browser icon
You are using an insecure version of your web browser. Please update your browser!
Using an outdated browser makes your computer unsafe. For a safer, faster, more enjoyable user experience, please update your browser today or try a newer browser.

Tagged With: pickled eggs

Heavenly Béchamel and More Fun with Mace Blades

Mace blade onion cloute

Onion cloute with one of our beautiful mace blades

Of the five classic French “mother sauces,” béchamel gives us some of the most rich small sauces. Although béchamel may be the most simple to prepare, that doesn’t mean it can’t also show off some pretty complex flavors. Taking the time to create layers of flavor in the building blocks of a recipe ensures that the sauces and dishes created from those blocks will build palaces of flavor. As the recipe below demonstrates, there are not many ingredients in the basic béchamel sauce; just milk, roux, and the onion cloute. An onion cloute is an onion studded with cloves and a bay leaf, and although I’ve seen some recipes call the cloute optional- it is not. The onion cloute is essential as it is the only flavor added to the milk besides butter.

An Italian chef I once worked for insisted that a béchamel was never complete without a bit of nutmeg, an ingredient that was conspicuously absent from béchamel recipes in my traditional French culinary education. Once I tasted his version, I never again made my béchamel without a dusting of freshly ground nutmeg to finish it. Never, that is, until a few weeks ago when we were lucky enough to get the first shipment of mace blades we’ve been able to secure in years. I had always used a mixture of mace powder as well as a little extra freshly grated nutmeg when making creamed spinach from a béchamel base, but I had been reluctant to to try including mace powder in every batch of my béchamel for fear of the flavor being overpowering. This is a perfect application for mace blades! By adding a nice mace blade or two to my onion cloute, I could get the subtle mace flavor I was looking for without overshadowing other flavors.

Bechamel with Mace Blades

Ingredients

4 tablespoons unsalted butter
4 tablespoons all purpose flour
2 cups whole milk
Freshly grated nutmeg(optional)
For the onion cloute:
1/2 onion, white or sweet
1 large or 2 small mace blades

Instructions

  1. Push the cloves through the bay leaf and mace blade and into the onion as shown in the picture above.
  2. Add the onion cloute to the milk and scald the milk by bringing it to just below a boil.
  3. In a separate heavy bottom sauce pan over medium heat melt the butter and add the flour to make a roux.
  4. Cook the roux until very lightly colored.
  5. Whisk the hot milk into the roux one cup at a time, carefully transfer the onion cloute.
  6. Turn the heat down to low and simmer for 15-20 minutes, stirring constantly.
  7. Grate nutmeg into the sauce, if using.
  8. Strain sauce through a fine mesh strainer, discarding the onion.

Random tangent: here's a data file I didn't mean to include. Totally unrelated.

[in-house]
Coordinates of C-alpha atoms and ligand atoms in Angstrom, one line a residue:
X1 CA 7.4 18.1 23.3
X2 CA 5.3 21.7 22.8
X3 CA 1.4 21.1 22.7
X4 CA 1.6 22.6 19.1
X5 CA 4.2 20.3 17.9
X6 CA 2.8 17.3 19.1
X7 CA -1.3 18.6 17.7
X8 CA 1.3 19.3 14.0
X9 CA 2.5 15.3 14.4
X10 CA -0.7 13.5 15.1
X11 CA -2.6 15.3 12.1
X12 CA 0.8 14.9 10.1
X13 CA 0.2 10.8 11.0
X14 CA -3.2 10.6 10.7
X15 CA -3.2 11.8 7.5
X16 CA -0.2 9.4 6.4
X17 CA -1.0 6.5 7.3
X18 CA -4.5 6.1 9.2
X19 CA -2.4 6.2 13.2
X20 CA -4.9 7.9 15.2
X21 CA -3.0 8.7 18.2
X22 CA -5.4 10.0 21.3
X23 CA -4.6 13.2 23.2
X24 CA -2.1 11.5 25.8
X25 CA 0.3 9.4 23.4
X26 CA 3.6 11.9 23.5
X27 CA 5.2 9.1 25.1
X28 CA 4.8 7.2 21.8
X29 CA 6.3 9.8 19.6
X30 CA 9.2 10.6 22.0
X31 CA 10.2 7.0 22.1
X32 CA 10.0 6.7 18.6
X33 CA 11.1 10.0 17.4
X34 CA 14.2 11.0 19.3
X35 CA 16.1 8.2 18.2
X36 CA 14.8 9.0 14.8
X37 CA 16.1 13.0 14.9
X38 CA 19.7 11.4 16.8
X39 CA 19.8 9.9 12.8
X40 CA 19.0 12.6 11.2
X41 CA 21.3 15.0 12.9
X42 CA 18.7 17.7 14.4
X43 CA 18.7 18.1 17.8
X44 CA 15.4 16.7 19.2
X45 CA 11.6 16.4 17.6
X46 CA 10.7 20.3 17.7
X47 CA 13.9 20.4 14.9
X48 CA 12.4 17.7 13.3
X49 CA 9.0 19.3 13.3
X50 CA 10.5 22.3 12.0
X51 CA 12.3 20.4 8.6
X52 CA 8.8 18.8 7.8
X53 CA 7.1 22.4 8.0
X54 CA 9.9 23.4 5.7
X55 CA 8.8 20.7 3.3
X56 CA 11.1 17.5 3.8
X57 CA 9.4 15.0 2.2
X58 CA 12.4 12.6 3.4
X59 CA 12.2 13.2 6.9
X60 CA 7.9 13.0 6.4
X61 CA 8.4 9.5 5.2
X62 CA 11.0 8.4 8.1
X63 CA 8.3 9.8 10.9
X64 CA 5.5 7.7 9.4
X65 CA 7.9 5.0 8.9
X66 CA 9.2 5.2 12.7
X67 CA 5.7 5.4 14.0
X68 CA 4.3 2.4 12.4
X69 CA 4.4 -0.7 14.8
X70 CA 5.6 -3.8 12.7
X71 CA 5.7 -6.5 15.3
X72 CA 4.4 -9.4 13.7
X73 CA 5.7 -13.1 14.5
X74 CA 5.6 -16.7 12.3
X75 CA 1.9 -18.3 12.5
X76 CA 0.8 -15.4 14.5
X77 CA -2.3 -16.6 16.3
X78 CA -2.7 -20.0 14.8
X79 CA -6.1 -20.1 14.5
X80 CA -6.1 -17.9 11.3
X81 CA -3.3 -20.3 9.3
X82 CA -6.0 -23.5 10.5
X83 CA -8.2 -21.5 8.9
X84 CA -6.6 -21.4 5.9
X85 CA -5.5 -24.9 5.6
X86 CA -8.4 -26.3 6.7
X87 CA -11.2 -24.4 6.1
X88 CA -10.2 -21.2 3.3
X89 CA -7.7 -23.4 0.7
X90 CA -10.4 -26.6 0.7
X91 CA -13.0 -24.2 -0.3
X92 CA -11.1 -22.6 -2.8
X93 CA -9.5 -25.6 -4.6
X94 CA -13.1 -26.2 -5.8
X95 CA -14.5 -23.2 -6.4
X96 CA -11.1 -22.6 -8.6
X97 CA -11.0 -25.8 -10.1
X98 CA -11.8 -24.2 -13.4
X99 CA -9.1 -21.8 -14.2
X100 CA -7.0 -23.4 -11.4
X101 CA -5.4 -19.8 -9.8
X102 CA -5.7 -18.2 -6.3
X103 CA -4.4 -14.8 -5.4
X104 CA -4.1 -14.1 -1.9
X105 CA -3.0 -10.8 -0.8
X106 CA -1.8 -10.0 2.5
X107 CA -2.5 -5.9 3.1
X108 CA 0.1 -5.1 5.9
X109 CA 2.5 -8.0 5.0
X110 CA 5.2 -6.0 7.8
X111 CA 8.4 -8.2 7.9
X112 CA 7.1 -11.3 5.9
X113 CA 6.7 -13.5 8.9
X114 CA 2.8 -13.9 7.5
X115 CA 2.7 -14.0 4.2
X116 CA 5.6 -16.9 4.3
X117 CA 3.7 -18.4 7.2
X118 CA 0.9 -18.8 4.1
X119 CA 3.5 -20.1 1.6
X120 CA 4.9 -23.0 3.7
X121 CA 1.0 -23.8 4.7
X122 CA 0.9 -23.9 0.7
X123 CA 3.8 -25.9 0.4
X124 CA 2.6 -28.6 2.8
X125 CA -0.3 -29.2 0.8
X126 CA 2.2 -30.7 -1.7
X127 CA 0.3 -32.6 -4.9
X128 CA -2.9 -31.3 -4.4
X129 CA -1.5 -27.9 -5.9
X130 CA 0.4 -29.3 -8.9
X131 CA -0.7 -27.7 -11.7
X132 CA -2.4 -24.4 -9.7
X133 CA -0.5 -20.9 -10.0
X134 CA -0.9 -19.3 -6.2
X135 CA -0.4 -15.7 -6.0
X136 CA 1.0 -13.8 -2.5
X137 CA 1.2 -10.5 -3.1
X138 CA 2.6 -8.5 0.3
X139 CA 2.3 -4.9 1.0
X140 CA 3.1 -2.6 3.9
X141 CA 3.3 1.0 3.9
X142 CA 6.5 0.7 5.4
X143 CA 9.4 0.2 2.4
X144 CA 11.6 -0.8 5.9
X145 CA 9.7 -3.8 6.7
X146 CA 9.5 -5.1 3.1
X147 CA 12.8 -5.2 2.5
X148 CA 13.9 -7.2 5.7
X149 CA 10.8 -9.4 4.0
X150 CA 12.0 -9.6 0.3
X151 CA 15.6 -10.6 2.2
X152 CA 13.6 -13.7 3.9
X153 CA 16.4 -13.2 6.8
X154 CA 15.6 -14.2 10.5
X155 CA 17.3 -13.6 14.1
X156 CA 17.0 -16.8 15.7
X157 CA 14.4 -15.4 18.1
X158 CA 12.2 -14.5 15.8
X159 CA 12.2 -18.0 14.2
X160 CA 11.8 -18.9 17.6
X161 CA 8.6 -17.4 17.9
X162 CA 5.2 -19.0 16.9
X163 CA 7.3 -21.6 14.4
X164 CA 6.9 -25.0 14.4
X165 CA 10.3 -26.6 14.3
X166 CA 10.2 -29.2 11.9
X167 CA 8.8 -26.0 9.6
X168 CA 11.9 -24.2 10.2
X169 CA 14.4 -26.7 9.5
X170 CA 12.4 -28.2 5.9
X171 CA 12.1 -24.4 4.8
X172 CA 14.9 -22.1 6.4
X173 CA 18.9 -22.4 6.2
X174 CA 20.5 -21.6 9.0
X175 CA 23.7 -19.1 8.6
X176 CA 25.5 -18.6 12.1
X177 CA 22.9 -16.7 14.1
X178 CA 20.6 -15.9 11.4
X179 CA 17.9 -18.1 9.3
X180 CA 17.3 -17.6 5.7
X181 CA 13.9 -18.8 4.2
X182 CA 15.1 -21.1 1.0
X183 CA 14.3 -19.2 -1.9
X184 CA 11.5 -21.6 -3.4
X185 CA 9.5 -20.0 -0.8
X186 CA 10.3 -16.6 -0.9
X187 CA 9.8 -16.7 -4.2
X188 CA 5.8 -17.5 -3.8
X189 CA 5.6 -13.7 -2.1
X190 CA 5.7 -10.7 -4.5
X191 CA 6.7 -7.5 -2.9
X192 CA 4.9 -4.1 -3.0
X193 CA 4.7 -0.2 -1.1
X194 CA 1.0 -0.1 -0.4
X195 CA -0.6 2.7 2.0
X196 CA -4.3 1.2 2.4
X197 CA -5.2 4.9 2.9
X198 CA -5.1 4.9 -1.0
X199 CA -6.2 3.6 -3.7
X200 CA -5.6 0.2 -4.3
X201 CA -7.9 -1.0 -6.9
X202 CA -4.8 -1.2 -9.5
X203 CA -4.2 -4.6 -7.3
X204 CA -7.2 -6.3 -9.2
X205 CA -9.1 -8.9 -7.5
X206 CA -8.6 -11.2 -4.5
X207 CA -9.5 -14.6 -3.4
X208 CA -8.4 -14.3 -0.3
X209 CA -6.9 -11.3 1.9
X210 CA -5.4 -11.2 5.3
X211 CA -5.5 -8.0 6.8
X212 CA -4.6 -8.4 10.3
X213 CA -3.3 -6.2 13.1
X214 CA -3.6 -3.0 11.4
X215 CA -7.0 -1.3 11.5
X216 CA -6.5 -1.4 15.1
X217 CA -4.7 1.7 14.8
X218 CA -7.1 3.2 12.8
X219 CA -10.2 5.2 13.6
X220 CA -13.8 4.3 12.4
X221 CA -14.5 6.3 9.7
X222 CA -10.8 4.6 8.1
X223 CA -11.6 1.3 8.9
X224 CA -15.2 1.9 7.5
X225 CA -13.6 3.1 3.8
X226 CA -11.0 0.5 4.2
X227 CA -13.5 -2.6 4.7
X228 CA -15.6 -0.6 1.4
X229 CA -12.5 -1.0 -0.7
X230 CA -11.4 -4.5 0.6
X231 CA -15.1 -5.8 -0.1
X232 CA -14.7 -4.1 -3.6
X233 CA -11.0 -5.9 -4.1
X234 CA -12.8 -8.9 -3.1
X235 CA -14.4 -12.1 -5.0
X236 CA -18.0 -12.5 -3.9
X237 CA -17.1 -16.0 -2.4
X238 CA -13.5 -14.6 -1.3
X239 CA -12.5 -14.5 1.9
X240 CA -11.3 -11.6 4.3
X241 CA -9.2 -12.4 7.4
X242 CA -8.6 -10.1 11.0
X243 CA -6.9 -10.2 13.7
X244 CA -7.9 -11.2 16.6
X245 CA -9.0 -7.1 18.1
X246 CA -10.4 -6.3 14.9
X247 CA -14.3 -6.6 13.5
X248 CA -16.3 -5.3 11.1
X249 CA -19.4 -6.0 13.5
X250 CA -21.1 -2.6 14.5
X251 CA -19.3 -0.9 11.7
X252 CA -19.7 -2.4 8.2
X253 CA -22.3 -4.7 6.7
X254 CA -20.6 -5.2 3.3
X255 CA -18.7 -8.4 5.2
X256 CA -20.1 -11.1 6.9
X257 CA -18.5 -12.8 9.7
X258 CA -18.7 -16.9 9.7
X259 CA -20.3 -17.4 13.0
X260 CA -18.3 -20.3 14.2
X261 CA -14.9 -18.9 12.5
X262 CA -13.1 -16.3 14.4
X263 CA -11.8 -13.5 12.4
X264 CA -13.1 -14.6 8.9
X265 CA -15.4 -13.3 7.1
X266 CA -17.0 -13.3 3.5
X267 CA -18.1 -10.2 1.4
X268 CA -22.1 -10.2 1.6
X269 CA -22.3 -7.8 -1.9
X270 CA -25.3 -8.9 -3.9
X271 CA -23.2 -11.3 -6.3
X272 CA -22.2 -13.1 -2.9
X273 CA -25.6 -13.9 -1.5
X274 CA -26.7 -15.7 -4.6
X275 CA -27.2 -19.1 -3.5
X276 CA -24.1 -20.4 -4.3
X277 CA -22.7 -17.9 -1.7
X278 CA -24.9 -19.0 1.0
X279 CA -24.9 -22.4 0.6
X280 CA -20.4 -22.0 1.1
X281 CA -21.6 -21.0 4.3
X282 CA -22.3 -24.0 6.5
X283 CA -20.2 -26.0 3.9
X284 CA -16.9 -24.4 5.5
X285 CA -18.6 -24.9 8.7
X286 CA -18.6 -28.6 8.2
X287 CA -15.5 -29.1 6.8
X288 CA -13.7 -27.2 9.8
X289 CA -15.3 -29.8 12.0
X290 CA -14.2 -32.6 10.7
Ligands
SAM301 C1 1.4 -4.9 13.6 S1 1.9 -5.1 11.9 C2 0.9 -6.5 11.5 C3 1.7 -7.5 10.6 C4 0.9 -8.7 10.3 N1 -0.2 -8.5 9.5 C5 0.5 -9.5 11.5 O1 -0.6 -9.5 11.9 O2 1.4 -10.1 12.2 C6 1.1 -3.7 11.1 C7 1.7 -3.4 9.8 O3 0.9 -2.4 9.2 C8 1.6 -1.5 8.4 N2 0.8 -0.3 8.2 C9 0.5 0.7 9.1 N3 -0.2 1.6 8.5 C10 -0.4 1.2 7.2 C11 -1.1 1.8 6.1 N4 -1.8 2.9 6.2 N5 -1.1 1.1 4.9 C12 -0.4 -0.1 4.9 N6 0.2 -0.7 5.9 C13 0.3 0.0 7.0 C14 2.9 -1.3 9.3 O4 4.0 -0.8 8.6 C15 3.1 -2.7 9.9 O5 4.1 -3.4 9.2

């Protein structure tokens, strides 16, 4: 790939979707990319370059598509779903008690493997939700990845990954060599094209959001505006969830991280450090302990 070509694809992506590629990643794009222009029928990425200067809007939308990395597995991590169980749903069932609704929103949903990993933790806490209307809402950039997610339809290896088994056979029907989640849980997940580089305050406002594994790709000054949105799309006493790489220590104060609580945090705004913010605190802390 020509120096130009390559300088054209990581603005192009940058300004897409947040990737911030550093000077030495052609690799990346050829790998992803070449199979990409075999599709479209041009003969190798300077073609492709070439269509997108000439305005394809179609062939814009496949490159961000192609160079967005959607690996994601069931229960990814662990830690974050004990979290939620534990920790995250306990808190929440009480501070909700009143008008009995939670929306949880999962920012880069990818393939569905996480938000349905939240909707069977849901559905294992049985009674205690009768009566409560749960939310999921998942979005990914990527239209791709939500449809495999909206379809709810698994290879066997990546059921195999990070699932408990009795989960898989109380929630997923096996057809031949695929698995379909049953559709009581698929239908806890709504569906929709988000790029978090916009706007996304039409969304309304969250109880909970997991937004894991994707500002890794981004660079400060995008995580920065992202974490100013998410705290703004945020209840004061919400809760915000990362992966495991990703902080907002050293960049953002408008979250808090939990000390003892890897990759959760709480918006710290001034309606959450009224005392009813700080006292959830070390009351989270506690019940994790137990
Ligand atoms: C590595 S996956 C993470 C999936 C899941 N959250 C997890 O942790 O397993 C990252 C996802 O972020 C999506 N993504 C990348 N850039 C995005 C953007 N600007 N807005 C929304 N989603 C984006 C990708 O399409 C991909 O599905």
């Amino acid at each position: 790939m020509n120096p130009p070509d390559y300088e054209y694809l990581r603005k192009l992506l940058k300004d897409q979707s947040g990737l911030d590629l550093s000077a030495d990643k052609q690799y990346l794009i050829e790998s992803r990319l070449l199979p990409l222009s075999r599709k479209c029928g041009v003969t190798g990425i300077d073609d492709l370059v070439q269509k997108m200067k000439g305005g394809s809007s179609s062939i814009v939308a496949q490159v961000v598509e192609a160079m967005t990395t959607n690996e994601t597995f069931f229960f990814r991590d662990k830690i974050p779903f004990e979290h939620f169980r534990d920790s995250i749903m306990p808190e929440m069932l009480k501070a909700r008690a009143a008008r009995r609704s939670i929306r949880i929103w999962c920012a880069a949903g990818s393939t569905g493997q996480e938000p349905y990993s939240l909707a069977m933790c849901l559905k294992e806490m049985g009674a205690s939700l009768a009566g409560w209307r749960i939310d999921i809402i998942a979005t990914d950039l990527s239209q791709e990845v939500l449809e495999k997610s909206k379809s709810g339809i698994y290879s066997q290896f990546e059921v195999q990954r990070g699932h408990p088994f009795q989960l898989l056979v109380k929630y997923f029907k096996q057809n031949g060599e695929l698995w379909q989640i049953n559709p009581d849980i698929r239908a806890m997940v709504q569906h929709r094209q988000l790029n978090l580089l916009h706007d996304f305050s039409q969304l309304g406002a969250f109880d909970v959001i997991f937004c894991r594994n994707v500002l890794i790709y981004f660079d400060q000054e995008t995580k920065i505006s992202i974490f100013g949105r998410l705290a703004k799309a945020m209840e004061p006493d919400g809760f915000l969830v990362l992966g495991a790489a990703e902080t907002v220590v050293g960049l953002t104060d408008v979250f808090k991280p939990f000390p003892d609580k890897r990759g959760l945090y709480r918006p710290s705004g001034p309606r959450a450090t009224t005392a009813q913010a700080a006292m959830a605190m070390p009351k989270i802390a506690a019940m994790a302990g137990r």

http://www.silkroaddiary.com/heavenly-bechamel/

Béchamel itself is used in many recipes for lasagna, croque madames, or soups, but there are quite a few other sauces that can be derived from a basic béchamel, often by adding just a few ingredients. The French call these “small sauces” and some of my favorites are:

Cheddar cheese – add some shredded cheddar cheese, dry mustard, and worcestershire sauce or powder.

Mustard sauce – add some prepared mustard.

Crème Sauce – just whisk in some heavy cream (I also like to add a heavy pinch of Piment d’Espelette.)

 

Pickling Spice with Mace Blades

As our long-time customers may remember, we used to include mace blades in our pickling spice. Now that they’re back, we really wish that we could go back to using them in our pickling spice recipe, but unfortunately the market shortage has driven the price up considerably and would make our pickling spice much more expensive. That doesn’t mean that the dedicated home pickler can’t buy an ounce or two and add it to their pickling spice themselves! We’d recommend a ratio of about an once and a half of mace blades to each pound of pickling spice. Having been born and raised in Pennsylvania Dutch country, beet pickled eggs are one of my favorite snacks (great for a quick breakfast too,) and one of the first things I tried making with the mace blades when I finally got my hands on them. I’ve even heard that some people use a beet pickled egg as an outrageous garnish for a bloody mary.

Beet Pickled Eggs

Ingredients

12 chicken eggs, hard boiled and peeled -or- 12 duck eggs if you're feeling fancy.
2 medium size beets, roasted or boiled and sliced -or- 1 can of sliced beets if you're feeling lazy.
1 red onion, thinly sliced
3/4 cup apple cider vinegar
1/3 cup white sugar
3 tablespoons pickling spice
1 large or 2 small mace blades
1 tablespoon dried orange peel

Instructions

  1. Combine the beets, vinegar, sugar, orange peel, pickling spice and mace blades in a medium size sauce pan and bring to a boil. Reduce heat and simmer for 8-10 minutes.
  2. Allow mixture to cool.
  3. Arrange eggs and sliced red onion in layers in a large canning jar or other glass vessel.
  4. Pour cooled pickling mixture over the eggs and onions and refrigerate.
  5. Allow the eggs to sit in the fridge for at least a day or two, but they will just get better over the next couple weeks (if you can wait that long!)
http://www.silkroaddiary.com/heavenly-bechamel/

Bloody mary with a beet pickled egg

Bloody mary with a beet pickled egg

Categories: French, Hot Topics, North America, Recipes | Tags: , , , , , | Leave a comment